Felice is a newlywed trying to make sense of her two new marriages, one to her husband and one to the military. Her current unemployment weighs heavily on her, and makes her feel “defeated.” She is struggling to find a way to stay positive and keep her own career a priority. In order to protect her identity, I am not using Felice’s real name. The following are excerpts from my interview with Felice in Germany.
I’ve always been the type of person who gets my self-worth or self-fulfillment from achievements… I grew up in a two-parent household where both my parents worked. My mother was a nurse and she ran a hospice. She was the director of a hospice. And my dad worked at a national laboratory, and he did all the budgets. So very highly educated people, very busy. They had five kids and they both had to work. My mother loved her job, absolutely loved her job. And then she came home and raised her five children. And that was something that was instilled in me from such an early age. I’m the youngest of five children, and when I was born she went back to work. My whole childhood, I always saw my mother working. So worthiness for me comes into play because I saw that she did everything, and she loved her job. And there were times that my dad would say, “Well you know, you don’t have to work if you don’t want to.” And she would look at him like he was crazy. “I have to work because this makes me feel good about myself.”
So having that as a mentor…
Worthiness to me is based on achievement.
My mother achieved a lot and still had the family and still had all of that…So I felt like I should always work because if she could do it, then I could too. And always be the best of the best of the best. Because I felt like that’s when you get recognition. Being in such a large family, you get recognition when you stand out.
I’ve always been on a path of high outward achievement, but now I’ve had the time to step back, because I’m not working, and say, “What do I really want?” And to be honest with you, I don’t know. I was very nervous from the work perspective (when I got married), but I decided in my head that it’s okay. You’re going to marry this person. You are not going to pass this up (when) you don’t know what’s next for you in terms of work. So I thought, okay maybe I’ll come here and get a Masters degree so at least I’m furthering myself or doing something. Or maybe it will be amazing. I’ll find a job and all of that. But again, until I’m living it, until I’m in the situation, you can try to warn me and talk to me about it a hundred times. My husband does that very well. Here’s every single situation that could ever happen. And of course, I was listening to him at the time but until I’m living it on a daily basis I couldn’t always make those connections.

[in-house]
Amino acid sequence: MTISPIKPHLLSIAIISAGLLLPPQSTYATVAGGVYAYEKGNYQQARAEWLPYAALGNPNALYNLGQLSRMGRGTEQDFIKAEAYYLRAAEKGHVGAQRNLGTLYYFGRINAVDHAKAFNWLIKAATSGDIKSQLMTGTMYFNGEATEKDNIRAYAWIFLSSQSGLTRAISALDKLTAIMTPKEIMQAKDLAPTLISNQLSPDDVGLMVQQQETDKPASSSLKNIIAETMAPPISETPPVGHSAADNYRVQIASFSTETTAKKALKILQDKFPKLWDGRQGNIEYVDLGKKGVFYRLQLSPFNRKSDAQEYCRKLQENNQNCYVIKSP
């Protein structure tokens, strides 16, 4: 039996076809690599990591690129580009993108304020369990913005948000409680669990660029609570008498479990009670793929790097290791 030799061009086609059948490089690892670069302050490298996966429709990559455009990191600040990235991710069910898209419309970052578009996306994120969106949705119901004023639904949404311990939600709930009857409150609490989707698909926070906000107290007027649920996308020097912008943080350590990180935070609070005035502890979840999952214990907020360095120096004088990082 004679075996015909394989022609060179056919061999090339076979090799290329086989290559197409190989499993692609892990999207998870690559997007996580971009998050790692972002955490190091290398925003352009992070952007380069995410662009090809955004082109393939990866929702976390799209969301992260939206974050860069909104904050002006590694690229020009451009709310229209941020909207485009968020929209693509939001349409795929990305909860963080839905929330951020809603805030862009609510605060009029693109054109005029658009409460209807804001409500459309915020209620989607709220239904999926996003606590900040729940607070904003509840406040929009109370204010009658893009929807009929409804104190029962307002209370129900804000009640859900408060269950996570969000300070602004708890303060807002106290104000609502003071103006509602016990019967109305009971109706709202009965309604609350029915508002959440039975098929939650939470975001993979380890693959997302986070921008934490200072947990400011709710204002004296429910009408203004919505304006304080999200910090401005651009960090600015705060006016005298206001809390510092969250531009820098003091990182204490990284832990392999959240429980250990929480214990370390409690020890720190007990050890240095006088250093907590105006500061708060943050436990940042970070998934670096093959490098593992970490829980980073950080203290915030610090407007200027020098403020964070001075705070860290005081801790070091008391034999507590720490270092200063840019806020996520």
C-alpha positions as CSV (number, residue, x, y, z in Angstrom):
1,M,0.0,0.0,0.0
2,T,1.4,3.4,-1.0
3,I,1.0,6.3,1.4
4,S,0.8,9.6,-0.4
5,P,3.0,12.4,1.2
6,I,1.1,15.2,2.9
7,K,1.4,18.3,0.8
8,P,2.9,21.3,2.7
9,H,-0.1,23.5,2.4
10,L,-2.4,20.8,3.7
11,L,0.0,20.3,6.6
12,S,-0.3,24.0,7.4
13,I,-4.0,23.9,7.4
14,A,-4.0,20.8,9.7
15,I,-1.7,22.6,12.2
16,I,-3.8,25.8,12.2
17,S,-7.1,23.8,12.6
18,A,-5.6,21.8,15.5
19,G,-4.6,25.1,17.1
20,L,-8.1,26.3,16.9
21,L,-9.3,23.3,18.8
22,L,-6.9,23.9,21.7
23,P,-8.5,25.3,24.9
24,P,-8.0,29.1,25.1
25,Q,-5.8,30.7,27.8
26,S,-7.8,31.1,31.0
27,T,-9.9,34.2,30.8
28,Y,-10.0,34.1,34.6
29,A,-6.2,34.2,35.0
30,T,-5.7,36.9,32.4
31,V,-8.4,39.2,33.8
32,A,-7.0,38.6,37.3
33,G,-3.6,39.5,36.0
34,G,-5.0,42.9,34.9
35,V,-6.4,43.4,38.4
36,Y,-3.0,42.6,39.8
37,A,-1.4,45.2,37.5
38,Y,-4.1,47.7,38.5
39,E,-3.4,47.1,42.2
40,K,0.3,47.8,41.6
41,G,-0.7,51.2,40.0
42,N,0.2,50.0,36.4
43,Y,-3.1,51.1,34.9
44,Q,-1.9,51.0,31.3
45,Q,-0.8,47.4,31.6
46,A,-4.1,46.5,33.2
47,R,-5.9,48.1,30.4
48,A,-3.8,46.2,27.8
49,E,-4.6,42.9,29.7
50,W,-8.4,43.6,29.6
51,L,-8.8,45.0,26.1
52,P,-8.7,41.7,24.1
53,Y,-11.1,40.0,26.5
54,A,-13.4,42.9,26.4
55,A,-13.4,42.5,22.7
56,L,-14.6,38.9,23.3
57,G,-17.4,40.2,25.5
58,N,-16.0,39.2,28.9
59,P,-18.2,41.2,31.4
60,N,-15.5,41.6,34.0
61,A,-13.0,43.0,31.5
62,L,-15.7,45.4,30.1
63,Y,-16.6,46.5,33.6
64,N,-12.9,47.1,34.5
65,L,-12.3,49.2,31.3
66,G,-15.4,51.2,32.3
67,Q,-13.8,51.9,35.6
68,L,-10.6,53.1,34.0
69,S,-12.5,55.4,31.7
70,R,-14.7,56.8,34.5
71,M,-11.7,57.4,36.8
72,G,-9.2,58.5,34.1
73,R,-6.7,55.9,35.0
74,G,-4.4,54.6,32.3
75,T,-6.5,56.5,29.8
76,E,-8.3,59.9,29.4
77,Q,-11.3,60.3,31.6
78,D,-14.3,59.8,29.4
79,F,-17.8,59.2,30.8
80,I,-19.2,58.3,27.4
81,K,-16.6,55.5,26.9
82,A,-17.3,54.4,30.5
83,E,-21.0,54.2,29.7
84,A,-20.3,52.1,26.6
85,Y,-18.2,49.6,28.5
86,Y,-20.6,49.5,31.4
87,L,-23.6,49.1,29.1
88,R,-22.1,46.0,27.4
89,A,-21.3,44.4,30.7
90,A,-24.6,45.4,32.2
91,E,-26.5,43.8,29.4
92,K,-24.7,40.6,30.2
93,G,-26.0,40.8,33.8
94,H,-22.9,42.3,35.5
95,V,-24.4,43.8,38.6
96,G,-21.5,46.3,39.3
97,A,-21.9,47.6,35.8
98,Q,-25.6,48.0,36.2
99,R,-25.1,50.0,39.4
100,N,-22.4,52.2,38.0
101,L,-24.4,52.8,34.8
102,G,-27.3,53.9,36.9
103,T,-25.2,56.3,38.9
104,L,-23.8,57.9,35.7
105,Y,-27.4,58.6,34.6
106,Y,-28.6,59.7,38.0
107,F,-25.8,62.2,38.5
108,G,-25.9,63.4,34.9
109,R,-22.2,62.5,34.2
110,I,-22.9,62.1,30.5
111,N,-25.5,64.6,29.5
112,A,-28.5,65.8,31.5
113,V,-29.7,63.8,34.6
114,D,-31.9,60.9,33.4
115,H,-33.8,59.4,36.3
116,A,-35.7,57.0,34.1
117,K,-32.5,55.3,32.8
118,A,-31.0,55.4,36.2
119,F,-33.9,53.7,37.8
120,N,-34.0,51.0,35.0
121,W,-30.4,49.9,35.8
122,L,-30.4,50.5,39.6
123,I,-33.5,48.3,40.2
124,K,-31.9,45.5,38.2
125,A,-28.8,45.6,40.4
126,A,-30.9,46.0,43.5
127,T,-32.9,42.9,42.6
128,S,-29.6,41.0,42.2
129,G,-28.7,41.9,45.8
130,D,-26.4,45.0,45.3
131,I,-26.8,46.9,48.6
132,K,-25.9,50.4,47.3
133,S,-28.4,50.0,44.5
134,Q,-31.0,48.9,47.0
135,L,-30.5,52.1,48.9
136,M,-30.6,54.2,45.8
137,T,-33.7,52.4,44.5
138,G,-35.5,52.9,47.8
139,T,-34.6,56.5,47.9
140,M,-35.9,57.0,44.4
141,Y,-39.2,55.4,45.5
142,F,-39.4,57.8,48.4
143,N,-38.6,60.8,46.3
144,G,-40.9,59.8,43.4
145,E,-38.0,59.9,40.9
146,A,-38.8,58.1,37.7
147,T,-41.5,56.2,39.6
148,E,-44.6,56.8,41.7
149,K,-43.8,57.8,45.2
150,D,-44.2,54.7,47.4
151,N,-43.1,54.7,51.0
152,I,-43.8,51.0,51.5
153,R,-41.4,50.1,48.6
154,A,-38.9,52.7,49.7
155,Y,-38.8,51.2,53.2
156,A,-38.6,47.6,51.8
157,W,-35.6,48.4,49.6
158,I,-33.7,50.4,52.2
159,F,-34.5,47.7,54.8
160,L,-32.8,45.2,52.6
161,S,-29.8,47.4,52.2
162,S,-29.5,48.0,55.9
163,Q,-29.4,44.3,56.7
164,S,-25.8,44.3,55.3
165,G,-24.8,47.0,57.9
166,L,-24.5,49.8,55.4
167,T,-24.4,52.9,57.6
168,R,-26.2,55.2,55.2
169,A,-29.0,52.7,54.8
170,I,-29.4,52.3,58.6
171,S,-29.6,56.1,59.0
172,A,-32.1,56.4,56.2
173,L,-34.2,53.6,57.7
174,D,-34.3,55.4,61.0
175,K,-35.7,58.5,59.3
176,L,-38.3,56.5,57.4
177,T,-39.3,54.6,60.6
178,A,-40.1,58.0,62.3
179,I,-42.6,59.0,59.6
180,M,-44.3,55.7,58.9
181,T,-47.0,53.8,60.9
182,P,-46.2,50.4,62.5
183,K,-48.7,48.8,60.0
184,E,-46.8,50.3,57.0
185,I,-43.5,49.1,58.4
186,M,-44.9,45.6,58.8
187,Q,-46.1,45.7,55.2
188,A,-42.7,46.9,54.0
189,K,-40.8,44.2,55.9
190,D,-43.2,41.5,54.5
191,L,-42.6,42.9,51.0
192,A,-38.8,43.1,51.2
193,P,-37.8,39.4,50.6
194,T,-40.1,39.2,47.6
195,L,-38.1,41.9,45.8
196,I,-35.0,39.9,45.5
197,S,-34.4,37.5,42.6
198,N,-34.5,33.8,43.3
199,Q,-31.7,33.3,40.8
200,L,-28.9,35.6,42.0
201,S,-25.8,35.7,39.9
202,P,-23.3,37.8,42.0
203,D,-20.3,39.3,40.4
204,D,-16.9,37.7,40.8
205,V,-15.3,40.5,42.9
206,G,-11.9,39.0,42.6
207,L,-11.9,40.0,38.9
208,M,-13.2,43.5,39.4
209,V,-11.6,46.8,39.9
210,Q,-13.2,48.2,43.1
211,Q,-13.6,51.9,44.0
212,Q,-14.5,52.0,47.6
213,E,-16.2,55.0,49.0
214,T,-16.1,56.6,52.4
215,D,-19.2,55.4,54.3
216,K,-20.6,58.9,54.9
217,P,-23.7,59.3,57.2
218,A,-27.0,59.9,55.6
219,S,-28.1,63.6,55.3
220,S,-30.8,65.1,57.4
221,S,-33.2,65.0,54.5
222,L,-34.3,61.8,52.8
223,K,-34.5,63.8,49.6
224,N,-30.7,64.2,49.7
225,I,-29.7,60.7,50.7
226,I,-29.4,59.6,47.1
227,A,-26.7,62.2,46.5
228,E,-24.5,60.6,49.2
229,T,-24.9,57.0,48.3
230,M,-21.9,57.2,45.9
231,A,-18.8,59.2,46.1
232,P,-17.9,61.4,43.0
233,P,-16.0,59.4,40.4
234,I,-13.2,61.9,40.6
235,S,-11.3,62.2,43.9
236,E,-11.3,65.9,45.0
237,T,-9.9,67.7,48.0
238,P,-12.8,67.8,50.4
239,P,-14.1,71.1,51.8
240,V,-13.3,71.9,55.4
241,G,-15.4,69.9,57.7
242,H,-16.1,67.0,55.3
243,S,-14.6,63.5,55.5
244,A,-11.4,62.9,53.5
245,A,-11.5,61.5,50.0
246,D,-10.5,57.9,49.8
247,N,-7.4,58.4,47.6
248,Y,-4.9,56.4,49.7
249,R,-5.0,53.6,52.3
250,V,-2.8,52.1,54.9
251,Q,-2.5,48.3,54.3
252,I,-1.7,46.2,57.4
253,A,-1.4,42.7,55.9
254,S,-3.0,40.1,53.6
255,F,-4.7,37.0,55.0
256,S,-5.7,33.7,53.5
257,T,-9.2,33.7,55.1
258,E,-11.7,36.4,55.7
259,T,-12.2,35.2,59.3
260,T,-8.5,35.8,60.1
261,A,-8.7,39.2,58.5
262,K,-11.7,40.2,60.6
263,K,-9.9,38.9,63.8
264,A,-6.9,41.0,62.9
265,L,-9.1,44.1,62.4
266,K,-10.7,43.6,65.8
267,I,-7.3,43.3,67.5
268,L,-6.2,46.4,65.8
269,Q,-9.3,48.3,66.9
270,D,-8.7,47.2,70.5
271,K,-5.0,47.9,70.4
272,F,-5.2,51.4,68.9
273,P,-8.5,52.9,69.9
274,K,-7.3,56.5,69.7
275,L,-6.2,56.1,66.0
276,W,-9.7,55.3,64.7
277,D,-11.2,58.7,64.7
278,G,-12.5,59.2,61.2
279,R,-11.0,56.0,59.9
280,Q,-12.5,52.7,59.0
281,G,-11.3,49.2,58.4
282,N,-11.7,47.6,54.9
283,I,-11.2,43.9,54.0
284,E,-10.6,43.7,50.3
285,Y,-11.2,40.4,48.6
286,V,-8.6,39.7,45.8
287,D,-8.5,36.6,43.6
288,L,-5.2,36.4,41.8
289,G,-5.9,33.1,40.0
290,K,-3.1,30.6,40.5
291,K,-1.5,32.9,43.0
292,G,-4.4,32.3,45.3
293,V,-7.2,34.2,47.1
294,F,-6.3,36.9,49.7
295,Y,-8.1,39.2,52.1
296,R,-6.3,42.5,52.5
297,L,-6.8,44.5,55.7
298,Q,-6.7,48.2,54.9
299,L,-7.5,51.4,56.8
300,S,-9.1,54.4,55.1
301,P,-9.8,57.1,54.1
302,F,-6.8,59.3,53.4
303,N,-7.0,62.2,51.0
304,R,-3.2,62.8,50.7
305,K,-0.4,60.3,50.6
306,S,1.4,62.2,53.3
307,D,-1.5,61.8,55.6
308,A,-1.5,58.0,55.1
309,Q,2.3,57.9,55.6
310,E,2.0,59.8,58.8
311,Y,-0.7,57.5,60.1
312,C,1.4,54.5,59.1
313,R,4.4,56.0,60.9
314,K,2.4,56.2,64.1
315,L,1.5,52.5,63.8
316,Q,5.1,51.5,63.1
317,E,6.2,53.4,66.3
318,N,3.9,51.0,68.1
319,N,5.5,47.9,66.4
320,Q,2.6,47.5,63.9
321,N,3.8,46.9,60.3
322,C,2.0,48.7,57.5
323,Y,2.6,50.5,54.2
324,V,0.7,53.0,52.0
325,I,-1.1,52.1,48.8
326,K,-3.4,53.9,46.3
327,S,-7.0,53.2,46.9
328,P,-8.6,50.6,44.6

The biggest thing that is really difficult about being here (in Europe) is that it’s the double-edged sword of time to travel and not work versus what’s going to be on that resume when I go back to the states next April and it has nothing on it. I come from HR, I come from recruiting, and if I saw that resume I would put it to the side. Because realistically I’m not going to put down that I’m a military spouse or that I moved based on being a military spouse. Because as a recruiter, (you know) that person is leaving in 3 to 5 years.
This is not just marrying someone who has a job. This is marrying the military. And this is a very hard thing.
In my opinion, it is two marriages because there is something that dictates where you are going to live and what if that area of the country doesn’t even do what you do? You know? I don’t know. Or (if) the job doesn’t pay what you were making, that’s another difficult scenario as well.
What’s my self-worth if I’m making $8 an hour when I was making $55,000 a year?